Adaptive mass formations in fish shoals founded in conflicting motivation
Journal article, Peer reviewed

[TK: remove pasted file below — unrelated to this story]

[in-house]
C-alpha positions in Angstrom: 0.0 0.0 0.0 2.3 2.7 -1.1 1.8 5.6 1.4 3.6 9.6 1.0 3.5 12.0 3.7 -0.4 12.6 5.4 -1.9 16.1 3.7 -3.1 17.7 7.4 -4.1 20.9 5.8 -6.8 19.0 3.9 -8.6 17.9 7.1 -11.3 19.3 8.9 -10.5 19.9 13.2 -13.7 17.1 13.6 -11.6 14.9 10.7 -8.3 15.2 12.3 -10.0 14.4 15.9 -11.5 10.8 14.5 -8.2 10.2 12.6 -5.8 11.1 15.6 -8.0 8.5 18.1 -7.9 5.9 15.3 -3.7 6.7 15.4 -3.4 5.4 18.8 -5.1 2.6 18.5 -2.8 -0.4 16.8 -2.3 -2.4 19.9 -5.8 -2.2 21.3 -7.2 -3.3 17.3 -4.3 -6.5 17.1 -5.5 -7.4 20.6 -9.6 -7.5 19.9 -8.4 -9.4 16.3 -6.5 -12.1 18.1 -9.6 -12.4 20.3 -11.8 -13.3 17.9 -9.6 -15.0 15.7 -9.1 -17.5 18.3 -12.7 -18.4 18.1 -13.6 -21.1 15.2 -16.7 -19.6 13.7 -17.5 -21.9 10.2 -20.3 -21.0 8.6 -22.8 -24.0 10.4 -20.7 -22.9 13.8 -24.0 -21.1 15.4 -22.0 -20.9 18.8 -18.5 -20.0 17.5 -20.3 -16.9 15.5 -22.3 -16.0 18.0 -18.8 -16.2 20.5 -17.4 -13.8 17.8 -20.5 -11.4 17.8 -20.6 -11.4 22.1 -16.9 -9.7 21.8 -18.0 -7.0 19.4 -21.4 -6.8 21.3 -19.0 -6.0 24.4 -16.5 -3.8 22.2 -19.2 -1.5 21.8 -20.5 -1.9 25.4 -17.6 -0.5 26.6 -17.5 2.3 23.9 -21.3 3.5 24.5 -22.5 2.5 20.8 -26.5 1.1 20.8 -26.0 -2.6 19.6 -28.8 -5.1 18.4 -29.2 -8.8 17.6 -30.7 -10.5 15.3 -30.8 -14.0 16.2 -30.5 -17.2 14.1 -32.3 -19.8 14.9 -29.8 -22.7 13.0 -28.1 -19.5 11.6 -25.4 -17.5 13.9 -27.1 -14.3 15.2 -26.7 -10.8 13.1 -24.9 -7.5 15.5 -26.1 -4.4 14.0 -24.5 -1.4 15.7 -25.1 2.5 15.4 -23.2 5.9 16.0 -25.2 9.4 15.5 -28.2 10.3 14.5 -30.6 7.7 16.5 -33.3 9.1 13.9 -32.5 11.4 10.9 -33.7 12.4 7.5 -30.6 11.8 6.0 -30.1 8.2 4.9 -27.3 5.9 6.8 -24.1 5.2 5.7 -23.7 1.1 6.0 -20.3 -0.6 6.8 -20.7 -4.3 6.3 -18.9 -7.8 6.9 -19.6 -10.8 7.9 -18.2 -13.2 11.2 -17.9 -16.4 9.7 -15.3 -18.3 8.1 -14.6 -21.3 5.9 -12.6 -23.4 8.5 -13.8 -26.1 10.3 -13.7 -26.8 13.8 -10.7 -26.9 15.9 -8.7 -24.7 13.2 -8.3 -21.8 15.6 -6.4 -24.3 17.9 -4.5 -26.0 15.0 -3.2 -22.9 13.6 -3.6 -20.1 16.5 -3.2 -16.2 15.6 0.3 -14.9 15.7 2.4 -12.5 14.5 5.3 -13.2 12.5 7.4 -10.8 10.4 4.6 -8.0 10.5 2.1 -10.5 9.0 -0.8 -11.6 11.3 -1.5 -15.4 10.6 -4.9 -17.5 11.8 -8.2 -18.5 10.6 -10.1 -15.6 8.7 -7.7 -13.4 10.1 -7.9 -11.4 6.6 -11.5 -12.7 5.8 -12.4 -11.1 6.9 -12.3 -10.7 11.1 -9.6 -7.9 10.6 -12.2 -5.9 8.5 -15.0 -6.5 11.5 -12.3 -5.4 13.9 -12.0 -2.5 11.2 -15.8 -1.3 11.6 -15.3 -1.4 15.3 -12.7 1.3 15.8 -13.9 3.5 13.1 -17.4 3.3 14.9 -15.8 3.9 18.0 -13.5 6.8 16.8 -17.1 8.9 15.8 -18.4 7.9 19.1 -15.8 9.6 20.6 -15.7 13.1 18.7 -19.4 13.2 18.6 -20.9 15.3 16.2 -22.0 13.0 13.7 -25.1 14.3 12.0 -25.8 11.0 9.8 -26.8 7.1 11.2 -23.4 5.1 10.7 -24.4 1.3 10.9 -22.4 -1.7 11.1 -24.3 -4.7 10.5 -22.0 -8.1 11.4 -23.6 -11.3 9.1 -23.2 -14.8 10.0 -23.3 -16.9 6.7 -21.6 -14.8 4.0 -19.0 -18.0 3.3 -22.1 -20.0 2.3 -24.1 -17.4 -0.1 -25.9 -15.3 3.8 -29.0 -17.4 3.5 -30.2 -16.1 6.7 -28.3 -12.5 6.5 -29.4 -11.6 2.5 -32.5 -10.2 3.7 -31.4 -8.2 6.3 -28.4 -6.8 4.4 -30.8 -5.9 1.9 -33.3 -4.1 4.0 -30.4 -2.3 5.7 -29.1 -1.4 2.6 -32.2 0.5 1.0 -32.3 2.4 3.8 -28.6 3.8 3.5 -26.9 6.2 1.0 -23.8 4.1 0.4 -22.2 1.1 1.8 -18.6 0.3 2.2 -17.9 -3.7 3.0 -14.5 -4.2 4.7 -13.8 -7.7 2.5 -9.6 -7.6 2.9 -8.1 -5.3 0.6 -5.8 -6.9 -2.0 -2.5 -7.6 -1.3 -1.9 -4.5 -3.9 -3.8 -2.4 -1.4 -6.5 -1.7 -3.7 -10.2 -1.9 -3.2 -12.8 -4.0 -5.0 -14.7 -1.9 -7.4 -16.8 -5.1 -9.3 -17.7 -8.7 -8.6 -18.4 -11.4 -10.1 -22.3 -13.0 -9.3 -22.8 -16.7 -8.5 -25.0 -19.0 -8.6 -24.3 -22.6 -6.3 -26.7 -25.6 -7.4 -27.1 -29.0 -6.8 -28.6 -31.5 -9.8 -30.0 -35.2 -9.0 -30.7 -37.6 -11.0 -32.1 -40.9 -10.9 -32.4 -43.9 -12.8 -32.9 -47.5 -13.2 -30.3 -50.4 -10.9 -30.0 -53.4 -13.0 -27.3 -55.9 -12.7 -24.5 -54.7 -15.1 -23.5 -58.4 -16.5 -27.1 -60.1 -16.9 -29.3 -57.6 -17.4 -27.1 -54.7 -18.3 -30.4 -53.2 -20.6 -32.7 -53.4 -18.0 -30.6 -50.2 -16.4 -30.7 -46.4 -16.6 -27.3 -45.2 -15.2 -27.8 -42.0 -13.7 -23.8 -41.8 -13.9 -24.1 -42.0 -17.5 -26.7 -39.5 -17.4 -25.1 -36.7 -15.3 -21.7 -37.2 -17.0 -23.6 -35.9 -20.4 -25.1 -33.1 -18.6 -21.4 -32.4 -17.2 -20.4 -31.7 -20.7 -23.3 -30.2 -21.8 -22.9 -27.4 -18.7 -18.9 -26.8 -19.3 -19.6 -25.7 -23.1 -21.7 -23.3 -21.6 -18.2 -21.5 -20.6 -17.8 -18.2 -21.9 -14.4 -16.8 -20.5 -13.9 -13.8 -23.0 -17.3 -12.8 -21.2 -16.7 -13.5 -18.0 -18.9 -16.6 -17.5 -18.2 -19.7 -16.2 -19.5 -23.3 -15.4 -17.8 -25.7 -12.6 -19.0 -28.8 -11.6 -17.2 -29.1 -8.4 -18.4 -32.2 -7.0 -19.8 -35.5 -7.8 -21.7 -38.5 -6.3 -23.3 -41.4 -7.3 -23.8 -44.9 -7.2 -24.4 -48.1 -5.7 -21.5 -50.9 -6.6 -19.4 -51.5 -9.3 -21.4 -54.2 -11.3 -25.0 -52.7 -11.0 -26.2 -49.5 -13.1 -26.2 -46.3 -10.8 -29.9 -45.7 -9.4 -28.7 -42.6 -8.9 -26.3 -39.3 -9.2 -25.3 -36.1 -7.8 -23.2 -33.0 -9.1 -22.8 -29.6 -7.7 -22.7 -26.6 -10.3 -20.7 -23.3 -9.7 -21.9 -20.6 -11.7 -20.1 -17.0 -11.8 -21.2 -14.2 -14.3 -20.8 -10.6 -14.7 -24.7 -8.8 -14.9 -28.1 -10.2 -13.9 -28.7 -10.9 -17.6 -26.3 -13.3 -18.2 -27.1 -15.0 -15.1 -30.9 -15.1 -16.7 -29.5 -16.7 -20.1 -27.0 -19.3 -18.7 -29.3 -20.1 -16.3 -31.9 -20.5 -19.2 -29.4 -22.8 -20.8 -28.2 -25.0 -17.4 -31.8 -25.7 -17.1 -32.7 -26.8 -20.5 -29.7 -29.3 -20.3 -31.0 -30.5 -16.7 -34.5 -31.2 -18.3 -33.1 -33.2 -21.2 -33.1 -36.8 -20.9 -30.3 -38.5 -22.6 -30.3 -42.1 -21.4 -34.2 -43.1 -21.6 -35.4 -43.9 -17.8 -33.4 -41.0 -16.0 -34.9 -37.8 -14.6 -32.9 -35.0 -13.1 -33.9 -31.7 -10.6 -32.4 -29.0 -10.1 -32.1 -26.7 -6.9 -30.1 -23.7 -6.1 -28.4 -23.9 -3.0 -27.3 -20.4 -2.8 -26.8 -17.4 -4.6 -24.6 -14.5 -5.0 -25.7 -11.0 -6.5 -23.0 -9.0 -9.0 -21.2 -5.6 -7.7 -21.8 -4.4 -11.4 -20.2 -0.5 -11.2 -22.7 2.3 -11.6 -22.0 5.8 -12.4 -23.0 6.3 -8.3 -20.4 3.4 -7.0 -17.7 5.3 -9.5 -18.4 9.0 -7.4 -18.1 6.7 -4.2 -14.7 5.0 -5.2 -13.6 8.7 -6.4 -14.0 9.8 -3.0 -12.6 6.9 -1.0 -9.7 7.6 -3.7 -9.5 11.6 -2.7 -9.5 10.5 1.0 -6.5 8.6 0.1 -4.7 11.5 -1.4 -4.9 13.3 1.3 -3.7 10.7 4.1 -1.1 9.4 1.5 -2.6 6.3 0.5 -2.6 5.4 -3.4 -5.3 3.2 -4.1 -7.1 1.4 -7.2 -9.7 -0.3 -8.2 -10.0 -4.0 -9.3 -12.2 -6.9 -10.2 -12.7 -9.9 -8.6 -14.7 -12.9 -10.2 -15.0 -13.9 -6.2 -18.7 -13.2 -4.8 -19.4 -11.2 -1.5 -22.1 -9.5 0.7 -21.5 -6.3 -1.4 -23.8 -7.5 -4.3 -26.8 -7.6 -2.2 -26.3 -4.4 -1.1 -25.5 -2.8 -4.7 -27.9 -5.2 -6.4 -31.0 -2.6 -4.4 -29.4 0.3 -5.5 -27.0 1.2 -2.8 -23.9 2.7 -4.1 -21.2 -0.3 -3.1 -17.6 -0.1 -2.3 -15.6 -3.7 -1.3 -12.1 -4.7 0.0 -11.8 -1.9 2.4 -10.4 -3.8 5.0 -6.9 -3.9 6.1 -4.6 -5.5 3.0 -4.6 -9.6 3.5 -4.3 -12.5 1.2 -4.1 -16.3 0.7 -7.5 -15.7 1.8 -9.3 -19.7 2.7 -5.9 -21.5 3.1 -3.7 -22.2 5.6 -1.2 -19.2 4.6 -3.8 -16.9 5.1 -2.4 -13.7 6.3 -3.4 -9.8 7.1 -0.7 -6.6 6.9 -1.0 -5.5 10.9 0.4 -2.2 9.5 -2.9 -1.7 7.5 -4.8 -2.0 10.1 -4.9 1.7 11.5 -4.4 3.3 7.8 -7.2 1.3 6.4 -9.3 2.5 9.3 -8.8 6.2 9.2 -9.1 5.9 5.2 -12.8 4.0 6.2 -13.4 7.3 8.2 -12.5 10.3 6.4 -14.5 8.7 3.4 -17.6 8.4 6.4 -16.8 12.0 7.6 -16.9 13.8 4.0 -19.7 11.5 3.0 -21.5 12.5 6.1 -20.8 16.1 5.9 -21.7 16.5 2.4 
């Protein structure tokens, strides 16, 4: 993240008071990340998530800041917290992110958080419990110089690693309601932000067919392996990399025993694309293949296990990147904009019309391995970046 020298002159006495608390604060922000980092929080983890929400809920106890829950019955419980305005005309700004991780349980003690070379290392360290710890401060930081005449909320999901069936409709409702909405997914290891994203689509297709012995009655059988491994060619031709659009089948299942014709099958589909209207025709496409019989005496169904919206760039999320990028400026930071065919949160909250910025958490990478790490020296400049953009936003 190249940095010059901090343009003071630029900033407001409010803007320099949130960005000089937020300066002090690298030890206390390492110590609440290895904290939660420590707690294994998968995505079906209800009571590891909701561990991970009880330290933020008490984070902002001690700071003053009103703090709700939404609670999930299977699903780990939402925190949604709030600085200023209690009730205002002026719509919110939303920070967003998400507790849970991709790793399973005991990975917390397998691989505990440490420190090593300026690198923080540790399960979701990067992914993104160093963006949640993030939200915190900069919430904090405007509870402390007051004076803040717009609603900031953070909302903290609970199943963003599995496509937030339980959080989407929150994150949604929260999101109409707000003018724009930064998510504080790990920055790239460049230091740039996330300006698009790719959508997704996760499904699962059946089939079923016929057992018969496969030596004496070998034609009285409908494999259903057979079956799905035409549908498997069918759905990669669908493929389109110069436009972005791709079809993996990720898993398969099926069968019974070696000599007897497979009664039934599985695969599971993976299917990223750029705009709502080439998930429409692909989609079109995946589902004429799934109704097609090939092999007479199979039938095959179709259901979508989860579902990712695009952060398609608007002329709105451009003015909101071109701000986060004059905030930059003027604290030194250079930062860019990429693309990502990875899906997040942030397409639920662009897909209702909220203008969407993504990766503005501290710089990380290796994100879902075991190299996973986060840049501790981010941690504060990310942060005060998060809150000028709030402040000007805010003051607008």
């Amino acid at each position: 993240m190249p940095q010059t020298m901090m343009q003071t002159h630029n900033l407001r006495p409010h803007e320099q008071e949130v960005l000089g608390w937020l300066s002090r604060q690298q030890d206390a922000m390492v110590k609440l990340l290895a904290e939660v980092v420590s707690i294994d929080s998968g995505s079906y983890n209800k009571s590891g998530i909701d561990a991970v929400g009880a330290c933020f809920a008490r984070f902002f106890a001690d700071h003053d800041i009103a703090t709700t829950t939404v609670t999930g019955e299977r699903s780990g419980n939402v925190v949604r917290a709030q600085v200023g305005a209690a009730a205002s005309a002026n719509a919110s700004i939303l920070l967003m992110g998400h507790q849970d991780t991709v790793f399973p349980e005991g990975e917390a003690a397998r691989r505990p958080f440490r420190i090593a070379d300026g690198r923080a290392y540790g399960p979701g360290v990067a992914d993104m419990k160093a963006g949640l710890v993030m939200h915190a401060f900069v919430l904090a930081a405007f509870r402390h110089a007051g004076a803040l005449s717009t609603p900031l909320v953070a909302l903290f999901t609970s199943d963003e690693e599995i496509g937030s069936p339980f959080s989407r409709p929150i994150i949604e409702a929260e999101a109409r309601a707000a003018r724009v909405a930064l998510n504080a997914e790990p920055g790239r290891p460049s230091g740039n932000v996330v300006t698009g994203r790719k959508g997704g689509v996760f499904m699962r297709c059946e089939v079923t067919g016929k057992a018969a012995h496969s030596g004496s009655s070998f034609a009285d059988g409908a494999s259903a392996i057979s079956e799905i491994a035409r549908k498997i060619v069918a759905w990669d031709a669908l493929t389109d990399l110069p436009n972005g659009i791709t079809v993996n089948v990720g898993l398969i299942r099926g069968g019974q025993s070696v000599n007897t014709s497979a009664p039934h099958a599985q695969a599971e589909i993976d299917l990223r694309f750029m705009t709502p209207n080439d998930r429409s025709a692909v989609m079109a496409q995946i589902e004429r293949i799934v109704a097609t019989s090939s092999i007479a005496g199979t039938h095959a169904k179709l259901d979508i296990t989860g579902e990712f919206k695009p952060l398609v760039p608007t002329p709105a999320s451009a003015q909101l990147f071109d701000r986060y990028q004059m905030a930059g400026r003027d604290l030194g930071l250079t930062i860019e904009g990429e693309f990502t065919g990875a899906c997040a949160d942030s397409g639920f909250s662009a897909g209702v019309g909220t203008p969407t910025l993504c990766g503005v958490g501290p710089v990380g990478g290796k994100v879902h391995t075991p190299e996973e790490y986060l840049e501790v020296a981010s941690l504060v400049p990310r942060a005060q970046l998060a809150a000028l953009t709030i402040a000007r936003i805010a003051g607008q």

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The organising principles behind adaptive collective formations in animals are not well understood. Here we document that persistent vertical hourglass formations occur during the critical spawning period in huge shoals of the herring Clupea harengus spawning demersally. We compared individual maturity stage between the upper and lower components of the formations and found the proportion of spawners to pre- and post-spawners to be significantly higher in the lower than in the upper components. Our results provide empirical support for the hypothesis that these formations are a collective output of individual risk assessment in a compromise between survival and reproduction, where non-spawners minimise the time spent in the demersal zone, where density of gadoid predators was found to be highest. Conflicting individual motivation may thus be an organising principle behind mass formations in fish shoals.